The optimization process of deep learning models is based on the gradient descent method. Deep learning frameworks such as PyTorch and Tensorflow can be divided into three parts: model api, gradient calculation and gpu acceleration. Gradient calculation plays an important role, and the core technology of this part is automatic differentiation.

**1 Differential method**

There are four differential methods:

Manual differentiation is to use the derivation formula to manually write the derivation formula. This method is accurate and effective, and the only disadvantage is that it takes effort.

Numerical differentiation uses the definition of derivative.This method is simple to implement, but there are two serious problems: truncation error and roundoff error. But this method can be a good way to check whether the gradient is accurate.

Another method is symbolic differentiation, which transfers the work we did in manual differentiation to the computer. The problem with this method is that the expression must be closed-form, that is, there cannot be loops and conditional expressions. So that the entire problem can be converted into a pure mathematical symbol problem can be solved using some algebraic software. However, when expressions are complex, the problem of "expression swell" is prone to occur.

The last is our protagonist: automatic differentiation. It is also the most widely used derivation method in programe.

**2 Automatic differentiation**

The automatic differentiation discovers the essence of differential calculation: Differential calculation is a combination of a limited series of differentiable operators.

We can regarded the formula: f(x1, x2)=ln(x1)+x1x2-sin(x2) as a calculation graph (What’s more, it can be regarded as a tree structure, too). In the process of forward calculation, we can obtain the value of each node.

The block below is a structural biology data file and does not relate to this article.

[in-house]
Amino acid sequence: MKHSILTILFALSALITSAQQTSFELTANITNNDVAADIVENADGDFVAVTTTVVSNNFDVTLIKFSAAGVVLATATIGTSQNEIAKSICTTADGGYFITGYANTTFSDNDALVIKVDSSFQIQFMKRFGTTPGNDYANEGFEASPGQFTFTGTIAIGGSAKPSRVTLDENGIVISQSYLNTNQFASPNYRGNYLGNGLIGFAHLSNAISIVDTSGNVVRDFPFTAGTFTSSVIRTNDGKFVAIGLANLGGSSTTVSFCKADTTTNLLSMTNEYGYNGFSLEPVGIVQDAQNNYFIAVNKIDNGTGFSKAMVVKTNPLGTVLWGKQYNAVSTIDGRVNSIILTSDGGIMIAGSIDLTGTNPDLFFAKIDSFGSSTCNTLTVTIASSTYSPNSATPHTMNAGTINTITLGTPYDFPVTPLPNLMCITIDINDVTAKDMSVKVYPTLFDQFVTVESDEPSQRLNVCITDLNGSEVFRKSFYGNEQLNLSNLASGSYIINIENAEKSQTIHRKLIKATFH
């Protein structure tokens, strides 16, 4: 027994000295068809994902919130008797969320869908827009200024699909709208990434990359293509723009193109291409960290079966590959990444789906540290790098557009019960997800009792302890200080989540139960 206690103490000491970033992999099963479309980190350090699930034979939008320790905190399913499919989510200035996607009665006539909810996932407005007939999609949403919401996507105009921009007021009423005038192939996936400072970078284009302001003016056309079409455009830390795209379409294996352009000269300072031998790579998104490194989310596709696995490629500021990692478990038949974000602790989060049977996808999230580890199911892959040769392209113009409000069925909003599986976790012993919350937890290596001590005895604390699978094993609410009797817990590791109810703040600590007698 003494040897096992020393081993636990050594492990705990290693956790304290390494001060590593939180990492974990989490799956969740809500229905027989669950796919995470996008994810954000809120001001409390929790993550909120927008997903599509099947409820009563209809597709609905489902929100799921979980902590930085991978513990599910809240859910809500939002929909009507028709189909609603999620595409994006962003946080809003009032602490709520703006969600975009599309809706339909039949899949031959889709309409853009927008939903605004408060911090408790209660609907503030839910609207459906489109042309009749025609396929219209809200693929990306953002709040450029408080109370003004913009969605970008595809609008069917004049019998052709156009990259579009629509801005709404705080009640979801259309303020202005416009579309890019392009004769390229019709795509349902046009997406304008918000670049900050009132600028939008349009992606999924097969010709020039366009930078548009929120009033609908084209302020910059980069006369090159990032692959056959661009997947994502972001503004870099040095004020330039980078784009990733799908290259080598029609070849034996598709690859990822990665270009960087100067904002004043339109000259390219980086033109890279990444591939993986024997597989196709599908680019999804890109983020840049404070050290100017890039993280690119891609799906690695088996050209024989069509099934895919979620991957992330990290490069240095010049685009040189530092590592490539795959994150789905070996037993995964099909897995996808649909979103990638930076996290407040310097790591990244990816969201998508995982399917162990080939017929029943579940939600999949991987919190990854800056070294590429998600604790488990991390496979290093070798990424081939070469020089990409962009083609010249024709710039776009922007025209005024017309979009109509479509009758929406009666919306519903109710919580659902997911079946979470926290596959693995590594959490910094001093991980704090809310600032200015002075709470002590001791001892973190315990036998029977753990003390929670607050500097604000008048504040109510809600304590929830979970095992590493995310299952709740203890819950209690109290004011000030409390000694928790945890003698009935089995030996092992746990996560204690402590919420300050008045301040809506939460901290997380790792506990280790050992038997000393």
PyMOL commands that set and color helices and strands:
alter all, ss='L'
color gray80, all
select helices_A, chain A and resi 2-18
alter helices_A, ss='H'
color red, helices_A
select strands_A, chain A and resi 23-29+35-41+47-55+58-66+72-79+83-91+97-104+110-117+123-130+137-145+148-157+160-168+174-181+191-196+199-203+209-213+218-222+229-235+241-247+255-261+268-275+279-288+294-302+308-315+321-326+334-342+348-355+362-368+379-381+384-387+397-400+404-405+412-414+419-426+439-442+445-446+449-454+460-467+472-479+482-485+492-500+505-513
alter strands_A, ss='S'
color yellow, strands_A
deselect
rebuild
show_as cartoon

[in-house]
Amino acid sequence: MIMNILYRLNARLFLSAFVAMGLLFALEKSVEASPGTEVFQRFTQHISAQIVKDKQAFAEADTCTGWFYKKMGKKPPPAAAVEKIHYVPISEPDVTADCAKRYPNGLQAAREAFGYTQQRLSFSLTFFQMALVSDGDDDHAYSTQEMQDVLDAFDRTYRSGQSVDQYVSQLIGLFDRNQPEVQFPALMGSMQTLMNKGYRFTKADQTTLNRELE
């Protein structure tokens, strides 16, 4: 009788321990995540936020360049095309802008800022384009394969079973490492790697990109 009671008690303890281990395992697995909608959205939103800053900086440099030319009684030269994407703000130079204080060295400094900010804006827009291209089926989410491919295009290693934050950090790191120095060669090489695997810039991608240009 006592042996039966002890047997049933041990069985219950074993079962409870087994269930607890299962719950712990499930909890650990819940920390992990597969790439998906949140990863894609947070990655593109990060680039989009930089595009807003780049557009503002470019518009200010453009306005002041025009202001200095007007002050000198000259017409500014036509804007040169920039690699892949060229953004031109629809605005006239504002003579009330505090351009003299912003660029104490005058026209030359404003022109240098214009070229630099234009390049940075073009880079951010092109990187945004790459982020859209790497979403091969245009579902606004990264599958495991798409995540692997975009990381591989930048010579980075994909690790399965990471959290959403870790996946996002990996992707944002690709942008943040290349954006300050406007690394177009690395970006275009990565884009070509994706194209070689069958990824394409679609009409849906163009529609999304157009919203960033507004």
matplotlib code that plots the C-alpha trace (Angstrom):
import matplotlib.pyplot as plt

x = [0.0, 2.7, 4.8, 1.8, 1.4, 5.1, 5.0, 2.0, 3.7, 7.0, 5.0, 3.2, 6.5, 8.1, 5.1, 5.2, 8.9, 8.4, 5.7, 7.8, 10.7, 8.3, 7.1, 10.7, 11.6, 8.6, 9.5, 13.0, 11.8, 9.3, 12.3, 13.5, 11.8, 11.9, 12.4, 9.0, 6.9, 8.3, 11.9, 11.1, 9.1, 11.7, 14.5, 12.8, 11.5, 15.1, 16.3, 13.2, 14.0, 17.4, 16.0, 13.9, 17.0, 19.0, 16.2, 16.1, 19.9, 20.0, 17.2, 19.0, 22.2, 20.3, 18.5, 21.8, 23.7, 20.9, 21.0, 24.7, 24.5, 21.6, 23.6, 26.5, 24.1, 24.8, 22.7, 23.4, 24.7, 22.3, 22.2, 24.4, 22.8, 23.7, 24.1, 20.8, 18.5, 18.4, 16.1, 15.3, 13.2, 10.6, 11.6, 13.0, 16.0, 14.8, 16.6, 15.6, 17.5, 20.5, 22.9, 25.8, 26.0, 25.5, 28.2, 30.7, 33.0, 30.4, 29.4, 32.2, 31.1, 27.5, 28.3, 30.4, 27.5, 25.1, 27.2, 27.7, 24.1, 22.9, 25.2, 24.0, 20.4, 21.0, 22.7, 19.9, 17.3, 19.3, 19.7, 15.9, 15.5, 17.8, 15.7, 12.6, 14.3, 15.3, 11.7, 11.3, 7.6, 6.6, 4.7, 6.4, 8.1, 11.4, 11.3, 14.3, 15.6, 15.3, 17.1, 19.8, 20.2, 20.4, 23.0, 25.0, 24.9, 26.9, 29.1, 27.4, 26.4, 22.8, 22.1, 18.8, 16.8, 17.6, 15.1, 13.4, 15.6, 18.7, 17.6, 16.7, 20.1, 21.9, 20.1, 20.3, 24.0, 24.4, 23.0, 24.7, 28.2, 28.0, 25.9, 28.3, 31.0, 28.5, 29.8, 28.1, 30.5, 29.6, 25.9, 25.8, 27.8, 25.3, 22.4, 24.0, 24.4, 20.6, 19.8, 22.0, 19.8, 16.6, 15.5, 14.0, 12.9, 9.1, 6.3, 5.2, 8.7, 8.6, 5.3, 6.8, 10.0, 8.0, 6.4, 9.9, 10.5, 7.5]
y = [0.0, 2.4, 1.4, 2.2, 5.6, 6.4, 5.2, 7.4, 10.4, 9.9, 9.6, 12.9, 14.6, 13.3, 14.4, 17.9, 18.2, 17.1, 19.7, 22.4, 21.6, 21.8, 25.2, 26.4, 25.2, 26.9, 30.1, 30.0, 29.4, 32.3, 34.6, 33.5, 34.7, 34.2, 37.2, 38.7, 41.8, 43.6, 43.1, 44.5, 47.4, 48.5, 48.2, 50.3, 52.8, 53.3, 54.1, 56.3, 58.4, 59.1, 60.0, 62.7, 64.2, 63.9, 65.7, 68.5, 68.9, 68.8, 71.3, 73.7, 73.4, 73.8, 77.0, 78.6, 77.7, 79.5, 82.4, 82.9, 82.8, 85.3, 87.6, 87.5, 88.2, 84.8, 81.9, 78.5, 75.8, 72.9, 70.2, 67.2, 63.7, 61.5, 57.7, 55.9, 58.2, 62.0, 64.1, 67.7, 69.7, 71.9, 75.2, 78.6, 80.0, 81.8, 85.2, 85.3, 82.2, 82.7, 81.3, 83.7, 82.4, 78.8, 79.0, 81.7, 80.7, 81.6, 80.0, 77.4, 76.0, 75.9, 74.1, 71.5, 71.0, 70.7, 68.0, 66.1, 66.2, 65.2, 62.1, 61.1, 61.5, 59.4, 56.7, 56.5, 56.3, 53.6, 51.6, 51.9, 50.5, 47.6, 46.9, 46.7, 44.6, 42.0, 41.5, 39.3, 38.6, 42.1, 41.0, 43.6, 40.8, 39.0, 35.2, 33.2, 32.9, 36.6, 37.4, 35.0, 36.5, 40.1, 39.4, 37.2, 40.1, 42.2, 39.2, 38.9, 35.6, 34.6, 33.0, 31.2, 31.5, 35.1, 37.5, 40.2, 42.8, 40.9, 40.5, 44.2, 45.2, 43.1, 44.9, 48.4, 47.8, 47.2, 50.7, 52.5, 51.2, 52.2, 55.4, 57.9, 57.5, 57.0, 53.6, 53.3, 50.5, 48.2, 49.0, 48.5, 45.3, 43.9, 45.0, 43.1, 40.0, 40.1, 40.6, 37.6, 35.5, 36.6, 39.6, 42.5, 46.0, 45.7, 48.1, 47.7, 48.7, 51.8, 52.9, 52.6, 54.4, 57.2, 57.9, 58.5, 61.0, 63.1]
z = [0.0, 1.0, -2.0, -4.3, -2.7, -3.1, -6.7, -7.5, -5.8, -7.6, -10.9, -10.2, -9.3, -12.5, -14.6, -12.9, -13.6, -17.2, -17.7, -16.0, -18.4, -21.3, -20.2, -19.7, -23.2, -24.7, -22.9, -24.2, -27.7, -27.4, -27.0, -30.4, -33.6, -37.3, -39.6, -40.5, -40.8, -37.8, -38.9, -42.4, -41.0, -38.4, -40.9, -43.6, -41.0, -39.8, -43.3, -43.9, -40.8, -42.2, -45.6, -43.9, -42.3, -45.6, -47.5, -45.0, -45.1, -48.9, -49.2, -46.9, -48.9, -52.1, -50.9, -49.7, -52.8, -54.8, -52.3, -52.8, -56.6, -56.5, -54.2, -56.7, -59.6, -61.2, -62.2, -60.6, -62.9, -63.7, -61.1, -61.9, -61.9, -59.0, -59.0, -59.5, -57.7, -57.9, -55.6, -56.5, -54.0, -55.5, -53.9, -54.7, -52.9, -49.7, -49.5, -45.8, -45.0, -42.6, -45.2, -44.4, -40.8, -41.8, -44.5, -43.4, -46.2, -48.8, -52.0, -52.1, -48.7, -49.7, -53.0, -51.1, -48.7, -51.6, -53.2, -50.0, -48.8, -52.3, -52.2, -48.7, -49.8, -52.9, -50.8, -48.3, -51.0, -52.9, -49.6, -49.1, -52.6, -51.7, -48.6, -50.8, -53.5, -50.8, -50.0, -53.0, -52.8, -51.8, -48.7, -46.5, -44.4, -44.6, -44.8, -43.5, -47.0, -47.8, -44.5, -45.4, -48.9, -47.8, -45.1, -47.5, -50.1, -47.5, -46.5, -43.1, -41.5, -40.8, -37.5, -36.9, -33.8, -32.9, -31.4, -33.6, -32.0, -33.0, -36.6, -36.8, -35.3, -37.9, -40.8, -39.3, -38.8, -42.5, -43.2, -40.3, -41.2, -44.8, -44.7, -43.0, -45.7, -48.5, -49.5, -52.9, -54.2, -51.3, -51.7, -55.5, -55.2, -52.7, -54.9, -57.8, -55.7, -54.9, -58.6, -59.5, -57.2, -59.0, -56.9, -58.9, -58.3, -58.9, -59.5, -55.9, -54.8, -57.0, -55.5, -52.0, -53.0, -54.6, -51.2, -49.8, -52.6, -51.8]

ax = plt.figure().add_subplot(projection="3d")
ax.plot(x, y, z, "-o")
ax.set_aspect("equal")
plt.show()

Then we can express the derivation process of df/dx1** **as a series of differential operator combinations. The calculation can be divided into two types: calculating the formula from forward to backward is called Forward Mode, and calculating the formula from backward to forward is called Reverse Mode.

The gradient values calculated by the two modes are the same, but for the calculation order is different, the calculation speed is different. Generally, if the Jacobian matrix is relatively high, then the forward mode is more efficient; if the Jacobian matrix is wider, then the reverse mode is more efficient.

**3 JVP, VJP and vmap**

If you have used pytorch, you will find that if y is a tensor instead of a scalar, you will be asked to pass a grad_variables in y.backward(). And the derivative result x.grad has the same shape as x. Where is the Jacobian matrix?

The reason is that deep learning frameworks such as Tensorflow and PyTorch prohibit the derivatives with tensor by tensor, but only retain scalar by tensor. When we call y.backward () and enter a grad_variables v. In fact, it actually converts y into a weighted sum l = torch.sum(y * v) , where l is a scalar, and then the gradient of x.grad is naturally of the same shape as x. The reason for this is that the loss of deep learning is definitely a scalar, and gradient descent requires that the gradient must be of the same type as x.

But what if we want to obtain the Jacobian matrix?

The answer is to derive x for each value of y.In addition, Google's new deep learning framework JAX uses a more advanced method, the vectorization operation vmap to speed up the calculation.

**4 Reference**